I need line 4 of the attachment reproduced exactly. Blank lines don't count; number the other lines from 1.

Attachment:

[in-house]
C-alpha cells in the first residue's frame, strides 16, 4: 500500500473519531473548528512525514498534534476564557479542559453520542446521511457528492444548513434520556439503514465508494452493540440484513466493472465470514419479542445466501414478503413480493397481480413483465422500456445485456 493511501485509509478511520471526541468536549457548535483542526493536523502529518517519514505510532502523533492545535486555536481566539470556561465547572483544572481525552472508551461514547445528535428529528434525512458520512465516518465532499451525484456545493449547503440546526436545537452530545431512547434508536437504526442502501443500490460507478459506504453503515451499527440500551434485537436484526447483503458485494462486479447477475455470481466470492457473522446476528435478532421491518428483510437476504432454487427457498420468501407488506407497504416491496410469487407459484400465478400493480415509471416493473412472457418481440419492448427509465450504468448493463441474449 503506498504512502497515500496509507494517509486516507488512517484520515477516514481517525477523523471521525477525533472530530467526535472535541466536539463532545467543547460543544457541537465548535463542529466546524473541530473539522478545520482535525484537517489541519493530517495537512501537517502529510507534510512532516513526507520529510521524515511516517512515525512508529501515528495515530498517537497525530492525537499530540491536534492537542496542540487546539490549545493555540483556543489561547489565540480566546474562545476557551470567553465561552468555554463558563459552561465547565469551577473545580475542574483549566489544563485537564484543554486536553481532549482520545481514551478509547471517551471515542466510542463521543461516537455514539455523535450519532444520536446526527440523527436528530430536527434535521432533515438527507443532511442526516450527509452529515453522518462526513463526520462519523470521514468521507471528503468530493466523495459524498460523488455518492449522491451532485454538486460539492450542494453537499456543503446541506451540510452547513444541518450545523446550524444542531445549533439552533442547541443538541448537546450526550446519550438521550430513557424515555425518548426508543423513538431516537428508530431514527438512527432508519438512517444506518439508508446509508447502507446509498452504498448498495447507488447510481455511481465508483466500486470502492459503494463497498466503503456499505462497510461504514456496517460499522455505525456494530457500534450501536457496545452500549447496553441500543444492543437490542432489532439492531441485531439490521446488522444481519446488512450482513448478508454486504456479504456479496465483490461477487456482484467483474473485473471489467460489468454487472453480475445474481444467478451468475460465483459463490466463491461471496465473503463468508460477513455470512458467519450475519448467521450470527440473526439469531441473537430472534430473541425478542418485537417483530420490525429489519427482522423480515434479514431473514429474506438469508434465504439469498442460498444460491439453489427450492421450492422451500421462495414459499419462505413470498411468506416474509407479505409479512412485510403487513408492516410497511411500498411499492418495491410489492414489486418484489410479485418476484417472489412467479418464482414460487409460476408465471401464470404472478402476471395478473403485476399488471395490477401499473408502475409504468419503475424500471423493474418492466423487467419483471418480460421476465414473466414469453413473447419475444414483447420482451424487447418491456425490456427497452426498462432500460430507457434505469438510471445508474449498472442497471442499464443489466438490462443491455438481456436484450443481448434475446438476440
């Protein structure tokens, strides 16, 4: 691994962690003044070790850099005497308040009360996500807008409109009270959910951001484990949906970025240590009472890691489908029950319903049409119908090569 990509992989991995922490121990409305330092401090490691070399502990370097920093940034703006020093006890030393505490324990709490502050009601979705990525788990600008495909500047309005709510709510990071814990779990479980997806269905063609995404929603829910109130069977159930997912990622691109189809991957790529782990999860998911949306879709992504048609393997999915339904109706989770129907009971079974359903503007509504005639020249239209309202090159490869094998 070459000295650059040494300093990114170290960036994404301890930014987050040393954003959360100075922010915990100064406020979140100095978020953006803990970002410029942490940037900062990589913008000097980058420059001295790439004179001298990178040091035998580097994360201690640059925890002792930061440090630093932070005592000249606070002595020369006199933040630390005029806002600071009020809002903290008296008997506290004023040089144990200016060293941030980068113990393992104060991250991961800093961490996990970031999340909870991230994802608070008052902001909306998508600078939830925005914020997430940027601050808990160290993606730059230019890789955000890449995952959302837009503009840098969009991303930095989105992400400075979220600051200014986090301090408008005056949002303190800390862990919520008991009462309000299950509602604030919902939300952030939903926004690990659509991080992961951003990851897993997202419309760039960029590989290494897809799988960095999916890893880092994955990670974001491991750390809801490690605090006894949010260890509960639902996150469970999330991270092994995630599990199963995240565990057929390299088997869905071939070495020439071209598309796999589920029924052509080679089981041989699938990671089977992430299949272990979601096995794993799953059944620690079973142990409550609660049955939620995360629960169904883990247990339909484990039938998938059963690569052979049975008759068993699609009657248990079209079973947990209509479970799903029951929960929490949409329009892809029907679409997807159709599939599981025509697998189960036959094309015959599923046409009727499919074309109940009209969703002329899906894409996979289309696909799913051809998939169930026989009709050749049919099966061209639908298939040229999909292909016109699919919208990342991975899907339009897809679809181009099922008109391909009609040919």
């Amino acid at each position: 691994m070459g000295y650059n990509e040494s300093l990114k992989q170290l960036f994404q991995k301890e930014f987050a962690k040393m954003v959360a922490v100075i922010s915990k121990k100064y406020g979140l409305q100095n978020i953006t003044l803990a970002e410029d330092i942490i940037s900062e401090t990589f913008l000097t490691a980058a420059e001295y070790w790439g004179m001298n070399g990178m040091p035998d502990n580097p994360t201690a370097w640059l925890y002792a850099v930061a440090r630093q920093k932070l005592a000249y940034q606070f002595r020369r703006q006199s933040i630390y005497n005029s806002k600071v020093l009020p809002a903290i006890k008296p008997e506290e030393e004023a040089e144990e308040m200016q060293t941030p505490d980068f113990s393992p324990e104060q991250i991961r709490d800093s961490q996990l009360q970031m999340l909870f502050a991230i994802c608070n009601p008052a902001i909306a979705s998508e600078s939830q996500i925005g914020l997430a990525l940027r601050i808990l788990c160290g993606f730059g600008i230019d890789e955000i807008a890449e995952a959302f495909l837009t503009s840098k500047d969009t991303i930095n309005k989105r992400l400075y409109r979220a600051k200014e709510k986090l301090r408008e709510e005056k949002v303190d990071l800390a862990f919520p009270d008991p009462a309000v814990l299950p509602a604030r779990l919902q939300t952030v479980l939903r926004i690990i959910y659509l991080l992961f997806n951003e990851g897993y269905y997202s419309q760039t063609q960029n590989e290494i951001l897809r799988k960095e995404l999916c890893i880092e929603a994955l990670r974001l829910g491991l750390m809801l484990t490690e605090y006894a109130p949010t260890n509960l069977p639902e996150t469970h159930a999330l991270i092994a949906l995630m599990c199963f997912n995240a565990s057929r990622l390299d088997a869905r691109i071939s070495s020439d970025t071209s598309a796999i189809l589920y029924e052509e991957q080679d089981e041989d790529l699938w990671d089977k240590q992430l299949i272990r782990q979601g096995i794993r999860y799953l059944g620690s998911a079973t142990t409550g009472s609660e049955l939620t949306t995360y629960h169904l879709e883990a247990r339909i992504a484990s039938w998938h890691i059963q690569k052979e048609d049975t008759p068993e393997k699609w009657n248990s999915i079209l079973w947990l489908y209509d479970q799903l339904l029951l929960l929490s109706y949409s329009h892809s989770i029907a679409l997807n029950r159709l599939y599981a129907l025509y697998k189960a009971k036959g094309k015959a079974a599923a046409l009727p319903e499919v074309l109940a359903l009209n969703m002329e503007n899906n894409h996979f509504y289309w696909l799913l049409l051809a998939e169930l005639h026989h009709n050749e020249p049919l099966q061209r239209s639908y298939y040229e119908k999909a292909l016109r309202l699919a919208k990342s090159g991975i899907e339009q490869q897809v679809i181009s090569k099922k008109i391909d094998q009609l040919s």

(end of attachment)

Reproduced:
């Amino acid at each position: 691994m070459g000295y650059n990509e040494s300093l990114k992989q170290l960036f994404q991995k301890e930014f987050a962690k040393m954003v959360a922490v100075i922010s915990k121990k100064y406020g979140l409305q100095n978020i953006t003044l803990a970002e410029d330092i942490i940037s900062e401090t990589f913008l000097t490691a980058a420059e001295y070790w790439g004179m001298n070399g990178m040091p035998d502990n580097p994360t201690a370097w640059l925890y002792a850099v930061a440090r630093q920093k932070l005592a000249y940034q606070f002595r020369r703006q006199s933040i630390y005497n005029s806002k600071v020093l009020p809002a903290i006890k008296p008997e506290e030393e004023a040089e144990e308040m200016q060293t941030p505490d980068f113990s393992p324990e104060q991250i991961r709490d800093s961490q996990l009360q970031m999340l909870f502050a991230i994802c608070n009601p008052a902001i909306a979705s998508e600078s939830q996500i925005g914020l997430a990525l940027r601050i808990l788990c160290g993606f730059g600008i230019d890789e955000i807008a890449e995952a959302f495909l837009t503009s840098k500047d969009t991303i930095n309005k989105r992400l400075y409109r979220a600051k200014e709510k986090l301090r408008e709510e005056k949002v303190d990071l800390a862990f919520p009270d008991p009462a309000v814990l299950p509602a604030r779990l919902q939300t952030v479980l939903r926004i690990i959910y659509l991080l992961f997806n951003e990851g897993y269905y997202s419309q760039t063609q960029n590989e290494i951001l897809r799988k960095e995404l999916c890893i880092e929603a994955l990670r974001l829910g491991l750390m809801l484990t490690e605090y006894a109130p949010t260890n509960l069977p639902e996150t469970h159930a999330l991270i092994a949906l995630m599990c199963f997912n995240a565990s057929r990622l390299d088997a869905r691109i071939s070495s020439d970025t071209s598309a796999i189809l589920y029924e052509e991957q080679d089981e041989d790529l699938w990671d089977k240590q992430l299949i272990r782990q979601g096995i794993r999860y799953l059944g620690s998911a079973t142990t409550g009472s609660e049955l939620t949306t995360y629960h169904l879709e883990a247990r339909i992504a484990s039938w998938h890691i059963q690569k052979e048609d049975t008759p068993e393997k699609w009657n248990s999915i079209l079973w947990l489908y209509d479970q799903l339904l029951l929960l929490s109706y949409s329009h892809s989770i029907a679409l997807n029950r159709l599939y599981a129907l025509y697998k189960a009971k036959g094309k015959a079974a599923a046409l009727p319903e499919v074309l109940a359903l009209n969703m002329e503007n899906n894409h996979f509504y289309w696909l799913l049409l051809a998939e169930l005639h026989h009709n050749e020249p049919l099966q061209r239209s639908y298939y040229e119908k999909a292909l016109r309202l699919a919208k990342s090159g991975i899907e339009q490869q897809v679809i181009s090569k099922k008109i391909d094998q009609l040919s």